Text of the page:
Wednesday, August 23, 2006

Newer generations are buying more homes

According to a new survey by Coldwell Banker, younger generations are buying more houses than their parents.

Sixty-six percent of survey respondents in the Silent Generation (aged 61 and up) have owned between two and five homes, according to the survey. Already, 66 percent of baby boomers (aged 42 to 60), have owned a similar two to five homes.

Younger generations surveyed are mimicking these home-buying habits. About half (48 percent) of generation X'ers (aged 32-41), and more than one third (36 percent) of echo boomers (aged 31 and younger), have owned between two and five homes. Fifty-eight (58) percent of respondents have owned more homes than their parents did when their parents were at a comparable age.

I'm not at all surprised by this. Newer generations are increasingly more mobile, and are more apt to move more often - either to a new home within the same market or to a new market altogether. Job relocations happen with greater frequency, and the percent of singles who own homes has also risen dramatically.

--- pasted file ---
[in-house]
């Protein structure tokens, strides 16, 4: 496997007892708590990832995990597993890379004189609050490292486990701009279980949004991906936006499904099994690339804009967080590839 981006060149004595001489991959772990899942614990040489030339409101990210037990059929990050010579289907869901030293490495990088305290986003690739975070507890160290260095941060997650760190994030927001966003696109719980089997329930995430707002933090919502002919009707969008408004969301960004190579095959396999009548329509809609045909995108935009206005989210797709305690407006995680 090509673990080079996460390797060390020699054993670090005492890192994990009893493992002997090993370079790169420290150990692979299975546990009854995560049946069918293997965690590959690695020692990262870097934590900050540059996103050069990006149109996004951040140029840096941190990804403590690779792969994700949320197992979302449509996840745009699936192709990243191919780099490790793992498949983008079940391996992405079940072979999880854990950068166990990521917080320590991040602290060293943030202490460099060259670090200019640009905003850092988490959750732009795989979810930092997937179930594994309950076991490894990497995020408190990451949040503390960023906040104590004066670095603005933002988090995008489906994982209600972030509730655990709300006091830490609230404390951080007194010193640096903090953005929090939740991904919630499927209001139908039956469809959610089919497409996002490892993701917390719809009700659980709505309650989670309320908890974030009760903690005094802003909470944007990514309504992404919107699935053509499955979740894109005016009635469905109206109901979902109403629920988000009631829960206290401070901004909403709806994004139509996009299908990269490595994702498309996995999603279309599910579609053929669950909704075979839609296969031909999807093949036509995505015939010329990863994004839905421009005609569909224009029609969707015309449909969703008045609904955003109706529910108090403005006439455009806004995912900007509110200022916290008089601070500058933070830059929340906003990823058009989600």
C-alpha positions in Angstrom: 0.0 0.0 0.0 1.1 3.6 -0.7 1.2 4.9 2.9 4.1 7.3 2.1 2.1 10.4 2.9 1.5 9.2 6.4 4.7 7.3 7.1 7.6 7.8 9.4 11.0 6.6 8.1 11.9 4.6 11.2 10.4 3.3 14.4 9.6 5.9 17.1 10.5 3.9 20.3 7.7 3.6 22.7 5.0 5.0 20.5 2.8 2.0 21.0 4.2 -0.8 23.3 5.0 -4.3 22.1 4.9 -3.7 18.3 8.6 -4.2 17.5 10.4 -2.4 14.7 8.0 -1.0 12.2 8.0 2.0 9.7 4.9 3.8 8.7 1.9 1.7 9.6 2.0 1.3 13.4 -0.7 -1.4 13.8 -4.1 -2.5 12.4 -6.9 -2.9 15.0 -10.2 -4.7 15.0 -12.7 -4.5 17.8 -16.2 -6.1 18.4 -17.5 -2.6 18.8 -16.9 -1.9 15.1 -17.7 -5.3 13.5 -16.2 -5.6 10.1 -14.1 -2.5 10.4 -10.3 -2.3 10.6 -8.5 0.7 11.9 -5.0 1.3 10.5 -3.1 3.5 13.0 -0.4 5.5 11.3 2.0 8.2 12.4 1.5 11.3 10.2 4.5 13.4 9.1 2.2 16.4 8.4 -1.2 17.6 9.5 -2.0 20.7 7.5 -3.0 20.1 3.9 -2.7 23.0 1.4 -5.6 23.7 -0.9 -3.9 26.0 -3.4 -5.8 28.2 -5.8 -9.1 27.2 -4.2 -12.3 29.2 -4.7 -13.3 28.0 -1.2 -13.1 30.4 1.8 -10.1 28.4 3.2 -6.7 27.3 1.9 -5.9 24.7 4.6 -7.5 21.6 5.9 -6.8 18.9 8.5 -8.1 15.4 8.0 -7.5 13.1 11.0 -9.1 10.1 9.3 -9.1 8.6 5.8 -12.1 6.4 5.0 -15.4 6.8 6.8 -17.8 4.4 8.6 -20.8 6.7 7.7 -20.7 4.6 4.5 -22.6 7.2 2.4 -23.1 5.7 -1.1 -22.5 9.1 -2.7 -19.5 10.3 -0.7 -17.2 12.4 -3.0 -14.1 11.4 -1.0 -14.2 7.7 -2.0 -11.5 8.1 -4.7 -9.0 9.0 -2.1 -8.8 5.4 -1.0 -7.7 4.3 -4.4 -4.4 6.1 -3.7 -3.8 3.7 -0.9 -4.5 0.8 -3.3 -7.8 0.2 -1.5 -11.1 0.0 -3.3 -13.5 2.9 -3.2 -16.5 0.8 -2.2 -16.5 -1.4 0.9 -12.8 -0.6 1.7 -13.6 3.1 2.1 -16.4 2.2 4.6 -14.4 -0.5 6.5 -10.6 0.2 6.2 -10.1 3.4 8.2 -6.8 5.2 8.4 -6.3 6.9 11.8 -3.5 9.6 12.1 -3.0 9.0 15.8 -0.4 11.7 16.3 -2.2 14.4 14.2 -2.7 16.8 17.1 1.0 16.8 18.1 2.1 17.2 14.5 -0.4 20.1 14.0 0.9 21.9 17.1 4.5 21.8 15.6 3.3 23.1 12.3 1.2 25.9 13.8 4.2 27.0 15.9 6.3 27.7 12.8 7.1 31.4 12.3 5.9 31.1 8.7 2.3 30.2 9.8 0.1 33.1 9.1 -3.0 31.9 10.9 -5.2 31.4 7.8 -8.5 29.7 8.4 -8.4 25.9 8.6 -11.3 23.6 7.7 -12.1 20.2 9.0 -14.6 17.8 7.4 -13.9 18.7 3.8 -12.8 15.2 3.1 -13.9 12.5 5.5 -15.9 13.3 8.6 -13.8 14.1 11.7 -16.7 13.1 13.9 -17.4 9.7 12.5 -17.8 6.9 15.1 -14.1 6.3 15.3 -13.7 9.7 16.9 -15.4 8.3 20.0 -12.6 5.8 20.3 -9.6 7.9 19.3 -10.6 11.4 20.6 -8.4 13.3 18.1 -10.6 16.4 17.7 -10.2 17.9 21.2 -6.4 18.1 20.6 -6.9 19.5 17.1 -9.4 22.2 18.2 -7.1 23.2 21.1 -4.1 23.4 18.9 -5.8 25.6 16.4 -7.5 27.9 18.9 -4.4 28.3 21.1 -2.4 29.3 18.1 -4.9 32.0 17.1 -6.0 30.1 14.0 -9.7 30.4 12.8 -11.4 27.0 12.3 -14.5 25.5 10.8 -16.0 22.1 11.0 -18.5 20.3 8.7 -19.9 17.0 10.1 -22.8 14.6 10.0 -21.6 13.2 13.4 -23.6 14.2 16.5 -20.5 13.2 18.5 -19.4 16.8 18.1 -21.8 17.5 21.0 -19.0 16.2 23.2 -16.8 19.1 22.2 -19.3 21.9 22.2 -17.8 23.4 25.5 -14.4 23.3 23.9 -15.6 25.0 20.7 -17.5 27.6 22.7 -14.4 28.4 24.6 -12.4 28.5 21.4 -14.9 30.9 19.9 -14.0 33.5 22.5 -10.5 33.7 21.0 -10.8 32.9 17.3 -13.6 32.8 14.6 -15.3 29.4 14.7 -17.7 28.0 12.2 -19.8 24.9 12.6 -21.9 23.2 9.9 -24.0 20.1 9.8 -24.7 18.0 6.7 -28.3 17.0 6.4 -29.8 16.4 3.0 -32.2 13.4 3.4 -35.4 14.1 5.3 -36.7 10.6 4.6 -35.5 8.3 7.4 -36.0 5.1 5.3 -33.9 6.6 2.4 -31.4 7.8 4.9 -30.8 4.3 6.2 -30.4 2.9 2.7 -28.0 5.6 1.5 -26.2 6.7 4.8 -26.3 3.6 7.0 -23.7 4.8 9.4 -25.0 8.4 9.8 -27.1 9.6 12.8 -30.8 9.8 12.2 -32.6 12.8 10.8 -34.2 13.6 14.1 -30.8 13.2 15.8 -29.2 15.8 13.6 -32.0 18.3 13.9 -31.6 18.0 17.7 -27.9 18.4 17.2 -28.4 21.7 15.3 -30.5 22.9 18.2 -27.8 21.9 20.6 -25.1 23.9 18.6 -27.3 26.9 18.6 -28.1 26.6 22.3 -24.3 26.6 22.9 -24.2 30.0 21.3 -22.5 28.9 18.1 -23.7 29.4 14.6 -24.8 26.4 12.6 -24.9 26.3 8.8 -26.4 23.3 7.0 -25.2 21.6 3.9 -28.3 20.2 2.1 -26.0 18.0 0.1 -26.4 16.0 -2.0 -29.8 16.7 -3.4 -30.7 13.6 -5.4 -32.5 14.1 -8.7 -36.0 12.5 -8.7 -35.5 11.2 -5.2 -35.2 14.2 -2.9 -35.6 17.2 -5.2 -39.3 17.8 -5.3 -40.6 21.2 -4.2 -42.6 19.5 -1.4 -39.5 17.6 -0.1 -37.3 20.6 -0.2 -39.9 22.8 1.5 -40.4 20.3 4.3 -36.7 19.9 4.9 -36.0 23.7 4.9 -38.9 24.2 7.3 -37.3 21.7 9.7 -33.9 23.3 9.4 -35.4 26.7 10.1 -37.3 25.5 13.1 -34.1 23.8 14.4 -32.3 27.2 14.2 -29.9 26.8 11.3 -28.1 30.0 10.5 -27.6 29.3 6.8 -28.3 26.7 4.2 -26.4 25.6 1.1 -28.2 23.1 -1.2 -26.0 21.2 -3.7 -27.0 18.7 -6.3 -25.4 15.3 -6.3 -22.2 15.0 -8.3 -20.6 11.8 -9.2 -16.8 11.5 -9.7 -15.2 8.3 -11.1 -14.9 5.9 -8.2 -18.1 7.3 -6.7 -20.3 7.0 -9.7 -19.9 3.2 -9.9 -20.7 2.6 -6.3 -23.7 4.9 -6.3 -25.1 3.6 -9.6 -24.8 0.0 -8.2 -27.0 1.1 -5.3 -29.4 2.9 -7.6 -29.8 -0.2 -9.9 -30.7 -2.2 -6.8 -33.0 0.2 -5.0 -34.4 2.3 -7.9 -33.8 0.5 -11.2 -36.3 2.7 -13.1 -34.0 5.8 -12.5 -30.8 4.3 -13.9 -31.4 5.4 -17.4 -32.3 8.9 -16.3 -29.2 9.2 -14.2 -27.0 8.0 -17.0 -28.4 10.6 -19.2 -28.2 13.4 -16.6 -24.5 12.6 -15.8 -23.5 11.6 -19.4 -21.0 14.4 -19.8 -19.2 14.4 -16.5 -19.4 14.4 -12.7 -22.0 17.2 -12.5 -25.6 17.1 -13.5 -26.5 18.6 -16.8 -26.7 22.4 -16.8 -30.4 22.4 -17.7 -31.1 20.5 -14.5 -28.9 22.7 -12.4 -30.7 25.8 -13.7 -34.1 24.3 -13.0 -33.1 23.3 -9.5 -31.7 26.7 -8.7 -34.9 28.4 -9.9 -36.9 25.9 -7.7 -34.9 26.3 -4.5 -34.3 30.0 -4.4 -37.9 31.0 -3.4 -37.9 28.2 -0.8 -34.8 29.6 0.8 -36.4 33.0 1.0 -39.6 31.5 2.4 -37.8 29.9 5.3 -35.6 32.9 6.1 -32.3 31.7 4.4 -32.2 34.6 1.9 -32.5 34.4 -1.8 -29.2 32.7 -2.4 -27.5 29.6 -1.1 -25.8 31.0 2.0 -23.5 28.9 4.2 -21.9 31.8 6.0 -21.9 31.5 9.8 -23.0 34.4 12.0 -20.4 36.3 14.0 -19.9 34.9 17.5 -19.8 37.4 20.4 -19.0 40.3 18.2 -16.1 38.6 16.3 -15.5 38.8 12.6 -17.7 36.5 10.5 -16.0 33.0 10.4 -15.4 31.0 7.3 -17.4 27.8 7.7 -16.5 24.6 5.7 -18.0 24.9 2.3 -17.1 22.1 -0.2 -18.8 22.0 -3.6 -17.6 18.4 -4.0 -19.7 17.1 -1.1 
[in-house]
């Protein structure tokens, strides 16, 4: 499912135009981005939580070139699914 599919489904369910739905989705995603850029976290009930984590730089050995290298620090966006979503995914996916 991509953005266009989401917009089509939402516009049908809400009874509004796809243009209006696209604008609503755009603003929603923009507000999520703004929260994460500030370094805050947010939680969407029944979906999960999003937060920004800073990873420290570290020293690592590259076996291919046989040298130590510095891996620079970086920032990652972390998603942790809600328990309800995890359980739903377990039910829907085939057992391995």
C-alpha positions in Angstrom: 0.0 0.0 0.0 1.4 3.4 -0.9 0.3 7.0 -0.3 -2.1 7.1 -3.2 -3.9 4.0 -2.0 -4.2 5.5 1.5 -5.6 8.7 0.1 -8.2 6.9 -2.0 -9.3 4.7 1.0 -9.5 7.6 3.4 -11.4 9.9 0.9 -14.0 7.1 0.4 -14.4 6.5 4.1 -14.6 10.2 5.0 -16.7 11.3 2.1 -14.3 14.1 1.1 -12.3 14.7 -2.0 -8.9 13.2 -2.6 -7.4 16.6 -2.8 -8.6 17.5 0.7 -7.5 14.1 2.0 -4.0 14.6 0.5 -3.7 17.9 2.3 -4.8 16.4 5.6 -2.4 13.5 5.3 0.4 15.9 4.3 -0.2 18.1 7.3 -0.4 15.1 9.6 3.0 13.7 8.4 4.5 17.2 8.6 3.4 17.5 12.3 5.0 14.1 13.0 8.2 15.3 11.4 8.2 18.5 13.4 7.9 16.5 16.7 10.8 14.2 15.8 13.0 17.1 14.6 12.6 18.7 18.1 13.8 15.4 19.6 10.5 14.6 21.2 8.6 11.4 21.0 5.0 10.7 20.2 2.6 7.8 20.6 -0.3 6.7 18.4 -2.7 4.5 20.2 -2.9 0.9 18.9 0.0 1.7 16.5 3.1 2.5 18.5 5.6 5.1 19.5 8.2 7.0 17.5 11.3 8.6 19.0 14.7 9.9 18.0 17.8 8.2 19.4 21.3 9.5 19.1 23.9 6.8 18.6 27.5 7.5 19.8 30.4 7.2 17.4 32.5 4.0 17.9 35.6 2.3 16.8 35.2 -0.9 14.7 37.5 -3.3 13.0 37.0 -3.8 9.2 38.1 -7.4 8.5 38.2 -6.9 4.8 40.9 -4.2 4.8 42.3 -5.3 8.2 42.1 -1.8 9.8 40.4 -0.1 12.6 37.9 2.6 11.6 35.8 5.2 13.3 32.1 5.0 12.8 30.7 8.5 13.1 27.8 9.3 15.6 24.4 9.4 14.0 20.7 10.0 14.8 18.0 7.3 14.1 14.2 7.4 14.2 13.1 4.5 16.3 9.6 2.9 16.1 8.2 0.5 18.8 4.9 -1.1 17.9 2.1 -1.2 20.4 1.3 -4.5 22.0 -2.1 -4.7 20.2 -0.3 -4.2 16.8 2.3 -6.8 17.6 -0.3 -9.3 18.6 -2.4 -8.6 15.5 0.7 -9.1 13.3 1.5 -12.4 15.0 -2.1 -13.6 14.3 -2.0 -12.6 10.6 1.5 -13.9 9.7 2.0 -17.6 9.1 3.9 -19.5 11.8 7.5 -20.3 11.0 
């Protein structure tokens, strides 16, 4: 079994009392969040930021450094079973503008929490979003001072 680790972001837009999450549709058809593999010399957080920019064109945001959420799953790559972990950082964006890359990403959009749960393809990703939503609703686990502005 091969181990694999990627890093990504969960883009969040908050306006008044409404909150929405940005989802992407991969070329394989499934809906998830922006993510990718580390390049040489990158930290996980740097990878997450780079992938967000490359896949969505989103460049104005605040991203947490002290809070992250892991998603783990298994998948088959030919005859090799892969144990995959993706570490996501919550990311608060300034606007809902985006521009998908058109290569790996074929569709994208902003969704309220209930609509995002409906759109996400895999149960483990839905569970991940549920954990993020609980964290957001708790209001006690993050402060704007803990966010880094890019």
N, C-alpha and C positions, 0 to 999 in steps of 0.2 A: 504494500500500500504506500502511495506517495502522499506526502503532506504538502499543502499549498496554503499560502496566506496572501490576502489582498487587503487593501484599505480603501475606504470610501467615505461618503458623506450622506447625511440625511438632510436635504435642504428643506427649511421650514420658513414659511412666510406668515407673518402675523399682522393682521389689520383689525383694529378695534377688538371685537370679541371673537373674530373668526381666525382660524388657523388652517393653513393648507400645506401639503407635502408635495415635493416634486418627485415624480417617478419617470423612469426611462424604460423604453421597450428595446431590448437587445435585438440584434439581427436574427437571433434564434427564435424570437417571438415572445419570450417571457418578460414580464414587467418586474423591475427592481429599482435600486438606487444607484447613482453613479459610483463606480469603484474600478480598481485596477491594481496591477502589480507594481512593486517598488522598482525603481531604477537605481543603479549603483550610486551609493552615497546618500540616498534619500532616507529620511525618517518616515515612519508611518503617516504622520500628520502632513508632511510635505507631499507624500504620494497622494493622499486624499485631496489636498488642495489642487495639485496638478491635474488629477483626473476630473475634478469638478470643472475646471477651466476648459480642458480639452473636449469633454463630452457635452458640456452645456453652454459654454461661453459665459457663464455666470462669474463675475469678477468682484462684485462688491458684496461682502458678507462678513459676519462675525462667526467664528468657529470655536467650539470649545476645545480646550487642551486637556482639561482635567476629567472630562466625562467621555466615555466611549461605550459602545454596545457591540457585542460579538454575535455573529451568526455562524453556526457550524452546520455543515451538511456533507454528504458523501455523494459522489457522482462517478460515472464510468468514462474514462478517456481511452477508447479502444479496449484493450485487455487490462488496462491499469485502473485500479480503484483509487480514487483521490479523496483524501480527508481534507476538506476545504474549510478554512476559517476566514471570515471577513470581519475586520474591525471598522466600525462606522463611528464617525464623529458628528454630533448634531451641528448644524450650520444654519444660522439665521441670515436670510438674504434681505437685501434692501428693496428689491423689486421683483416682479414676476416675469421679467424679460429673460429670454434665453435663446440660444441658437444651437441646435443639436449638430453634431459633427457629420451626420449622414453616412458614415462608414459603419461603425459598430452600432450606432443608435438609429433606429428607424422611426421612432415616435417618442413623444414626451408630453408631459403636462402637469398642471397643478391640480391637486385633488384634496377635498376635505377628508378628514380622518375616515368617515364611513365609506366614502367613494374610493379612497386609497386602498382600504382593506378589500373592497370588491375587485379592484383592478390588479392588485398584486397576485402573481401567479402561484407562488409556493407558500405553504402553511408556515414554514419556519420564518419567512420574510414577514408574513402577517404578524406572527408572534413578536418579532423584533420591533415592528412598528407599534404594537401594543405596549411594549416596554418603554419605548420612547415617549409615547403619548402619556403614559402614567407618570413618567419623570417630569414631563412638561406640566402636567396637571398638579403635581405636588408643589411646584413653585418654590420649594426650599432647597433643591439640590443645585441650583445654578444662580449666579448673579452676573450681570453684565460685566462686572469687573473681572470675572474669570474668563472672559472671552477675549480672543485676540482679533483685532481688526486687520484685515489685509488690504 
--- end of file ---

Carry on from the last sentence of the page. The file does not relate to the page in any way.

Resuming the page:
All of these things are clearly leading to the higher home ownership frequency referenced above, and that increased lifetime transaction activity should also be a significant factor in mitigating significant downward fluctuations in the housing market. Sure, we'll still see peaks and valleys over the years, but I don't believe we'll see them to the same degrees that have occurred over the past 30-50 years.